Bottom feeders: Forget those New Year's resolutions coming from our nation's Capitol. Not ten days into 1996--and new rules governing gifts to members of Congress--Representative Scott McInnis and Senator Ben Nighthorse Campbell have eaten their words. Both lawmakers accepted US West's invitation to sit at the Baby Bell's table at the $250-a-plate Citizen of the West dinner on January 8; Campbell's chief of staff, Ginnie Kontnik, and her husband sat at the Coors table, chatting it up with Peter Coors. In order to prevent such corporate coziness (isn't the telecommunications industry still lobbying for changes in proposed regulations?), both houses of Congress voted last year to change their "gift rules." As of January 1, U.S. senators and their staffers are not allowed to accept gifts or meals exceeding $50 in value--and they can't accept more than $100 annually from any one source. Campbell, who voted for the restrictions, consulted the ethics committee before agreeing to appear in those Banana Republic ads--but apparently was out to lunch on the Citizen of the West dinner. The total "gift" to the senator, his staffer and her spouse: $750.

The House rules are even stiffer: No representative or House staffer is allowed to accept any gift or meal. Nada. Zip. And in case that isn't clear, the House Committee on Standards of Official Conduct spells out the rules in a memo, offering examples of formerly acceptable practices that are now illegal. "Example #22: MegaCorporation buys a table at the Do-Gooders' annual charity dinner. Ron Representative may not accept the invitation of MegaCorporation's CEO to sit at its table."

McInnis's aide says that his meal ticket was legal since it was donated by a friend (former legislator and current lobbyist Frank DeFilippo). But other Colorado representatives are pickier eaters. Had the Sixth District's Dan Schaefer received a ticket, "he would have sent it back," says aide Andree Krause. The Third District's Wayne Allard did get a ticket--and he declined it. "It was clear it would violate the rules," says Allard aide Sean Conway.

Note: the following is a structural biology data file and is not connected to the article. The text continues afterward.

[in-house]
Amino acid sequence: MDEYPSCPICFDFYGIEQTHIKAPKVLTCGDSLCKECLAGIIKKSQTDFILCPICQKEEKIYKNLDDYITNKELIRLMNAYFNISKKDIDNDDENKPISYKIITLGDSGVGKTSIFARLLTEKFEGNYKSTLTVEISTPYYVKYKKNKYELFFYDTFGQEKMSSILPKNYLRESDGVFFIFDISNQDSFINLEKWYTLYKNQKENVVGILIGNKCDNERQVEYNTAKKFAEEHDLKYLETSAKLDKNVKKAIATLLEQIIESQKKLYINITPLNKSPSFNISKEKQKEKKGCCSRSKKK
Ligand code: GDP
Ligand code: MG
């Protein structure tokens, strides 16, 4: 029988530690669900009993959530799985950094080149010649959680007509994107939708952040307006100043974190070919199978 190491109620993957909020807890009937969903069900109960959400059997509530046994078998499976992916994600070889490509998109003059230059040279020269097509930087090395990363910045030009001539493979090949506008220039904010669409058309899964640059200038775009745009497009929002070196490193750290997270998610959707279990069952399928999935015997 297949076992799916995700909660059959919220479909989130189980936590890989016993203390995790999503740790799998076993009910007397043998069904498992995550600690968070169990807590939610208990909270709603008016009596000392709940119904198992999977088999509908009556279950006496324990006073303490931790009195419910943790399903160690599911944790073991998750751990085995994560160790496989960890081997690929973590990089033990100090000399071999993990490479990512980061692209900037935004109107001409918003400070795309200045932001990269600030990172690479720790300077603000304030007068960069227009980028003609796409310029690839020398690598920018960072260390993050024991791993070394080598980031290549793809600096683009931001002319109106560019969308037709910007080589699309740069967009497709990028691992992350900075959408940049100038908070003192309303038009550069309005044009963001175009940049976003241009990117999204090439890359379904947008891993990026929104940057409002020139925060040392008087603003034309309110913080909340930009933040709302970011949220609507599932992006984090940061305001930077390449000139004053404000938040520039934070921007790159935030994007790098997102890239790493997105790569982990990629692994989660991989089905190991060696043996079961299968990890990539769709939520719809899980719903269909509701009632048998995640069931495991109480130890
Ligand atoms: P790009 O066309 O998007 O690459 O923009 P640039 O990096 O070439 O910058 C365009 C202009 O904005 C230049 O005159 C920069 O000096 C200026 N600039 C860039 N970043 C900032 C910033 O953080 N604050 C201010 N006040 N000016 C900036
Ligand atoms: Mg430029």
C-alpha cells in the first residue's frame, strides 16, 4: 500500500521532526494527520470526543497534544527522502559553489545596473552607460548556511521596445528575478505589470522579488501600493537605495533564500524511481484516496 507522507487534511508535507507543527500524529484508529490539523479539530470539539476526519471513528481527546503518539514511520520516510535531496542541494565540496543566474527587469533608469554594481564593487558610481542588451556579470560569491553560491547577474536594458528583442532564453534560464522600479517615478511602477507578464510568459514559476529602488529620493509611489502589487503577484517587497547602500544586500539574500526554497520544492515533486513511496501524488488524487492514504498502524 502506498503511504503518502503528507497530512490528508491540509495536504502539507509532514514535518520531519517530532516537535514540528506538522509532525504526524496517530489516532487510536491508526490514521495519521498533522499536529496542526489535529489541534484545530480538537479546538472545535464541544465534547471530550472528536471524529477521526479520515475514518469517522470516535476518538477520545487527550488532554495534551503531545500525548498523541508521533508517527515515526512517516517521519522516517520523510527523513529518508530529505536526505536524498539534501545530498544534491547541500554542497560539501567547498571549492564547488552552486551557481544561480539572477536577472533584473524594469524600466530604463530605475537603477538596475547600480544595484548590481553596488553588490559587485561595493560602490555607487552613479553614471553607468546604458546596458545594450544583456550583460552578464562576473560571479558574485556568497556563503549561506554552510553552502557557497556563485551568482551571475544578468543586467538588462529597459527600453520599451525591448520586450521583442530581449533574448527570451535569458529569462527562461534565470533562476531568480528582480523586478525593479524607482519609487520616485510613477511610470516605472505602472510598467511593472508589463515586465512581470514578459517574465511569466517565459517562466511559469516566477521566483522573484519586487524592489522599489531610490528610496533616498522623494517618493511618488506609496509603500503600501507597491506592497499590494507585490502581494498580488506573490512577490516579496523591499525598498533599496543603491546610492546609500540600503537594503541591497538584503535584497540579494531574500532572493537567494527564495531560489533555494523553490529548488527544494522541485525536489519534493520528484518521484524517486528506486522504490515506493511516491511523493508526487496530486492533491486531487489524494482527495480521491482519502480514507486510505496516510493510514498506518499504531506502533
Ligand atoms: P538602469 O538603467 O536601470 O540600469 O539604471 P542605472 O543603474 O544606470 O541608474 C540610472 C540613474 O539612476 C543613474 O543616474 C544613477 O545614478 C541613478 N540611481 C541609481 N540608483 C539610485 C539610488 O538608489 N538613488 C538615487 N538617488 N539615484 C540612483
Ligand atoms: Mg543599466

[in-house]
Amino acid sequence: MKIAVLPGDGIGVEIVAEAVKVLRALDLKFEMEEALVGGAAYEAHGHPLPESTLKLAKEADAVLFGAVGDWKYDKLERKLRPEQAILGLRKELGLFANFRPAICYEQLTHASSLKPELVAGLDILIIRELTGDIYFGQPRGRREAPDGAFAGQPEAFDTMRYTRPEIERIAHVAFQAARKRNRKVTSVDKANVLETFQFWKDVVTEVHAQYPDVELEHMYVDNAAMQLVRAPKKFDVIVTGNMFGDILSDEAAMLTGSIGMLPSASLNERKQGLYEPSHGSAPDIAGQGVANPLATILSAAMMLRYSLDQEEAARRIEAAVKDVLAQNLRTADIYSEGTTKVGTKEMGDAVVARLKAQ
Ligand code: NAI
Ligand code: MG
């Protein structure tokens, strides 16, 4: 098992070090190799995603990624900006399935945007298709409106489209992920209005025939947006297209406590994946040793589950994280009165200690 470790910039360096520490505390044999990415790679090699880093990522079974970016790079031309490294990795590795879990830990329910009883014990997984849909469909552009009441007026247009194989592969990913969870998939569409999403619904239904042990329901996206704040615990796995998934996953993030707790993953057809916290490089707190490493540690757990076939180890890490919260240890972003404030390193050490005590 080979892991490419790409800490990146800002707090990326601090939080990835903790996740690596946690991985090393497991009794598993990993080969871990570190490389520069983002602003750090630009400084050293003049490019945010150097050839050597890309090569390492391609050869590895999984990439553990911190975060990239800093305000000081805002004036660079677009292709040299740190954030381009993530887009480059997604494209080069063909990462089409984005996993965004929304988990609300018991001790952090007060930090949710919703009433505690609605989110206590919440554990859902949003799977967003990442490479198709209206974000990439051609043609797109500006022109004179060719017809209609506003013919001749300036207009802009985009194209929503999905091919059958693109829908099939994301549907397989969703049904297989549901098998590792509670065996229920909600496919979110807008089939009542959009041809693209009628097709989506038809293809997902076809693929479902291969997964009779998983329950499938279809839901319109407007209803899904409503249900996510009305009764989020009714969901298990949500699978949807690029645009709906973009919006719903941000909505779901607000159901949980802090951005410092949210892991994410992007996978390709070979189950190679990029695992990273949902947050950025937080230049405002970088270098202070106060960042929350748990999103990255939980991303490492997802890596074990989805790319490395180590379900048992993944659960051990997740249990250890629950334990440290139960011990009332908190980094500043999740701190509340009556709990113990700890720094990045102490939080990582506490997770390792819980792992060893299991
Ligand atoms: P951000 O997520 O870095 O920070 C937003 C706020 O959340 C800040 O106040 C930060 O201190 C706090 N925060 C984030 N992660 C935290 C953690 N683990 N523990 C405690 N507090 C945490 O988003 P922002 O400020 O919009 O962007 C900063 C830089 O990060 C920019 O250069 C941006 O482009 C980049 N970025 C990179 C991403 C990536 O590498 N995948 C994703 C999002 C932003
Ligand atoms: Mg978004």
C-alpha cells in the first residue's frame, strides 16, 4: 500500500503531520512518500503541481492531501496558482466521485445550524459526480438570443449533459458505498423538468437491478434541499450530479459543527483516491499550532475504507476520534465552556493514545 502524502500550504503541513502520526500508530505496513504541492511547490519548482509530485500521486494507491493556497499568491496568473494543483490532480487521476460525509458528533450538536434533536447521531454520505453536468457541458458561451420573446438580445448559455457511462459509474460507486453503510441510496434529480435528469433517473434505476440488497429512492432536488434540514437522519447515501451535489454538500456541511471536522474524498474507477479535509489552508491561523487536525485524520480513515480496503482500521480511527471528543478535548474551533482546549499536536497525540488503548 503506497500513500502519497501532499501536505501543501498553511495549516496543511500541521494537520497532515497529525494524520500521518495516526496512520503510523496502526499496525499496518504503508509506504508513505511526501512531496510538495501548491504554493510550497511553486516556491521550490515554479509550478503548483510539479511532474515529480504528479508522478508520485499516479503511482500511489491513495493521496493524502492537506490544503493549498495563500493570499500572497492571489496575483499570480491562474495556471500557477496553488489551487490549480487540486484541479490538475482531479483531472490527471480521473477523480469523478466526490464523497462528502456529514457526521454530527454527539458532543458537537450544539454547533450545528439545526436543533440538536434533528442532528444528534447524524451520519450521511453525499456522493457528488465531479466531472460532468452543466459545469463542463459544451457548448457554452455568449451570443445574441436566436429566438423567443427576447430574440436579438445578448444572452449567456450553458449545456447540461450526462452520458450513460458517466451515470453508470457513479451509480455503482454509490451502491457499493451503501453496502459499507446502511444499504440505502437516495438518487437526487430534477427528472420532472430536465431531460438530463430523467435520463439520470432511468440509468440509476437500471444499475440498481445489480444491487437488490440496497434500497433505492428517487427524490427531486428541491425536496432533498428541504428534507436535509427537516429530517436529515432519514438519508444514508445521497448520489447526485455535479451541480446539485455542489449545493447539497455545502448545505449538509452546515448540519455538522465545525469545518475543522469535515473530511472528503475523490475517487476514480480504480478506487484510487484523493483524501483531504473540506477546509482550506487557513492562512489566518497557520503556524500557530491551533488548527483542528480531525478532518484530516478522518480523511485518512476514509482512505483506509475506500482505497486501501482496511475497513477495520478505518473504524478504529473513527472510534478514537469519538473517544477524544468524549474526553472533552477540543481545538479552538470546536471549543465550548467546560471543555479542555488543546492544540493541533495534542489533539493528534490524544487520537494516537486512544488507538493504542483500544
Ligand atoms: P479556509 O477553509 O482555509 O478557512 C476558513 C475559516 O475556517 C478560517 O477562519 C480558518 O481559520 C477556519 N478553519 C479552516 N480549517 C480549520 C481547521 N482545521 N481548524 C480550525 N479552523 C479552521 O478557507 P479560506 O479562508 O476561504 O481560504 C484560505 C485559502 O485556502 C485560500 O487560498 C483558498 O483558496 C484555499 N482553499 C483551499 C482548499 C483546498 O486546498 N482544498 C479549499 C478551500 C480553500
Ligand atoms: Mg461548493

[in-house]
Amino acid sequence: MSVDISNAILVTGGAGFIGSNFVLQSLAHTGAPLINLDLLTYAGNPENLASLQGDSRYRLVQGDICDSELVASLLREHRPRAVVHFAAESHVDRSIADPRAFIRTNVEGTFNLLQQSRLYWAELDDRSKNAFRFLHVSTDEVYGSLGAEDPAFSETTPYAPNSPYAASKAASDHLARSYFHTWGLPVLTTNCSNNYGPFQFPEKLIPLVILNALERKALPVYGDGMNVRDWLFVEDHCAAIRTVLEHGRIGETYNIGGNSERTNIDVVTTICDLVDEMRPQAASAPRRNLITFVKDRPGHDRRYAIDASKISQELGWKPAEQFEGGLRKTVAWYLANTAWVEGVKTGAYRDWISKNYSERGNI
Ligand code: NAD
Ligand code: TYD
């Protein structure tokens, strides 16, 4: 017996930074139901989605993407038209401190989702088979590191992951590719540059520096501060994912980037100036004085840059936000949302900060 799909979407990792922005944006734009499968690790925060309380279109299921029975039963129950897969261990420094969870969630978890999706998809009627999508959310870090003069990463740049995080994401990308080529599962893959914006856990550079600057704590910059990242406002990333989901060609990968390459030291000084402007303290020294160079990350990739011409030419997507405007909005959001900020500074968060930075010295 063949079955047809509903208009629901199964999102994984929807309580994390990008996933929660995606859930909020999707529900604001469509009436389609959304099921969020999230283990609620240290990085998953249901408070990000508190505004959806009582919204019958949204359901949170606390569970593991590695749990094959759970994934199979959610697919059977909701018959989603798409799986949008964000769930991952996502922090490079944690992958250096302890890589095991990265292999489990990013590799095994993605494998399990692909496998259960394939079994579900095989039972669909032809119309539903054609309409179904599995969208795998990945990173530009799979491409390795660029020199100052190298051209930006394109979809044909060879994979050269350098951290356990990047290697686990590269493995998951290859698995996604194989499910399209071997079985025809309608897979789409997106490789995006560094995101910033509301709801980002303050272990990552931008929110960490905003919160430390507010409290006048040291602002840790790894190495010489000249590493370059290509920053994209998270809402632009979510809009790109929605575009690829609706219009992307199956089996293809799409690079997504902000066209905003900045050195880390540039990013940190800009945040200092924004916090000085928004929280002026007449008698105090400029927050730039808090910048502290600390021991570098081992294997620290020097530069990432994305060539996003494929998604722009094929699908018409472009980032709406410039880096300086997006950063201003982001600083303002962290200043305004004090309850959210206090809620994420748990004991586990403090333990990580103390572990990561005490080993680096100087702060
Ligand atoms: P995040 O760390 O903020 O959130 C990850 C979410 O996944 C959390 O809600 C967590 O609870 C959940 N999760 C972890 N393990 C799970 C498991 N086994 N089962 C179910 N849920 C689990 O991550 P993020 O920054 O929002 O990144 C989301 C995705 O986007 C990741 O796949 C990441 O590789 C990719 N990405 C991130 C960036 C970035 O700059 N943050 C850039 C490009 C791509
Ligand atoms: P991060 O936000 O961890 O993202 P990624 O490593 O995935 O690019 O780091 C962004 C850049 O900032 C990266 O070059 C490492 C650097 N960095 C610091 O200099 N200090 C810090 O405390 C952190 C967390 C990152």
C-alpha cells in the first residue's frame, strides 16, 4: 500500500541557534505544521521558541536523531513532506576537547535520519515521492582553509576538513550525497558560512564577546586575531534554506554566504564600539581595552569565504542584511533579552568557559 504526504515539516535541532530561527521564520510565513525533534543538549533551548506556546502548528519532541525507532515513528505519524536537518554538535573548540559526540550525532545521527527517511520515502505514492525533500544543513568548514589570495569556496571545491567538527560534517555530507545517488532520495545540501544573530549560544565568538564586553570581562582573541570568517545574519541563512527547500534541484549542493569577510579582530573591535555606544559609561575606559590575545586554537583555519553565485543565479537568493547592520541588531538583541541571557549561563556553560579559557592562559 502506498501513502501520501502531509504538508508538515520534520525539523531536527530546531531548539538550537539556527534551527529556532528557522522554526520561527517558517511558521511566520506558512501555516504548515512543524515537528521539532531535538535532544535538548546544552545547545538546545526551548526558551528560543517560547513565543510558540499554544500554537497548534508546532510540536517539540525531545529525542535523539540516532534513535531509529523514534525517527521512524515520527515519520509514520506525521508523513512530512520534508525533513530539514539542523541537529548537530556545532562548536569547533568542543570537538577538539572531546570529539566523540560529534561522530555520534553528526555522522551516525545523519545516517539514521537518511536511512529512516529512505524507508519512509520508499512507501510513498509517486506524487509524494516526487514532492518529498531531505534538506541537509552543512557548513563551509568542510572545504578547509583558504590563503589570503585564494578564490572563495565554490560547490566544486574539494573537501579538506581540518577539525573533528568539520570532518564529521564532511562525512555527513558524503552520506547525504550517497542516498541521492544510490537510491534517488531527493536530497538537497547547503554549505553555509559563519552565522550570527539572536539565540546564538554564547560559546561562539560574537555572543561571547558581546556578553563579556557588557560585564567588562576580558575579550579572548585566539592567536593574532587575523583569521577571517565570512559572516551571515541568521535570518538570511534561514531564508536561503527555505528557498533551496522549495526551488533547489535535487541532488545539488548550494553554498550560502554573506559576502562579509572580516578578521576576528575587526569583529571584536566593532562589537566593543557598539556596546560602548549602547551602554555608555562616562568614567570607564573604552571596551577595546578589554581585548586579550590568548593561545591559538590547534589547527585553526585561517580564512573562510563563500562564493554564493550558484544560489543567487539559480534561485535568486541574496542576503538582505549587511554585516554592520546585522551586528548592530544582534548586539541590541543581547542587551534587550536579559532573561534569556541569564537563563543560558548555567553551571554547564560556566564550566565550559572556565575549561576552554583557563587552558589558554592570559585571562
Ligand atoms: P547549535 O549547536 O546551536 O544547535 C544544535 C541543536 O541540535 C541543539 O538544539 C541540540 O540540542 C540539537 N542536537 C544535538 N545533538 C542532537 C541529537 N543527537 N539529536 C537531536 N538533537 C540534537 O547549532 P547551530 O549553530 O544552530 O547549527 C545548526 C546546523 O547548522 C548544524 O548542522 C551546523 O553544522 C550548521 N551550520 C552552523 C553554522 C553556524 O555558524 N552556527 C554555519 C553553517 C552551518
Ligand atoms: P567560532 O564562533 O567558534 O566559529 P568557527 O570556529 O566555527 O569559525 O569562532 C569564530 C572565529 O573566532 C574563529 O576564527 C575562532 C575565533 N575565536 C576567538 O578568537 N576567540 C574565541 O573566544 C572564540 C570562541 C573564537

Ethics questions stretch further down the food chain. A few days before Christmas, attorney Stephen Berken dropped off a bag of bagels at the U.S. Bankruptcy Court in downtown Denver, telling the marshal at the front desk that he wanted the food to be an anonymous gift to all the hardworking, underappreciated clerks. But when Berken returned to the courthouse the next day, he says the marshal reported that the court supervisor had threatened to suspend the clerks for accepting the food and told them if it happened again, they would be suspended for three days without pay. Berken was astonished. In the first place, he notes, "a silly rule prohibiting holiday gifts does not eliminate the possibility of partiality." And in the second: "Does a supervisor truly believe that someone could ingratiate a court's staff with a few bagels? We're talking about bagels with cream cheese, folks...not an envelope with 50 Large."

Yeah, yeah. Tell it to the judge.

He shall overcome: Six years ago, HBE's Fred Kummer, then on the board of the University of Missouri's St. Louis campus, voted against making Martin Luther King Jr.'s birthday a holiday. Last year, Kummer lost a $5 million racial-discrimination suit stemming from the firing of a black employee by his Adam's Mark Hotel in St. Louis.

But last Friday, hundreds of community leaders gathered at the Adam's Mark Hotel in downtown Denver for a King luncheon. The state's MLK Holiday Commission is headed by Wilma Webb--whose husband, Mayor Wellington Webb, supports DURA's $25 million subsidy for Kummer's hotel.


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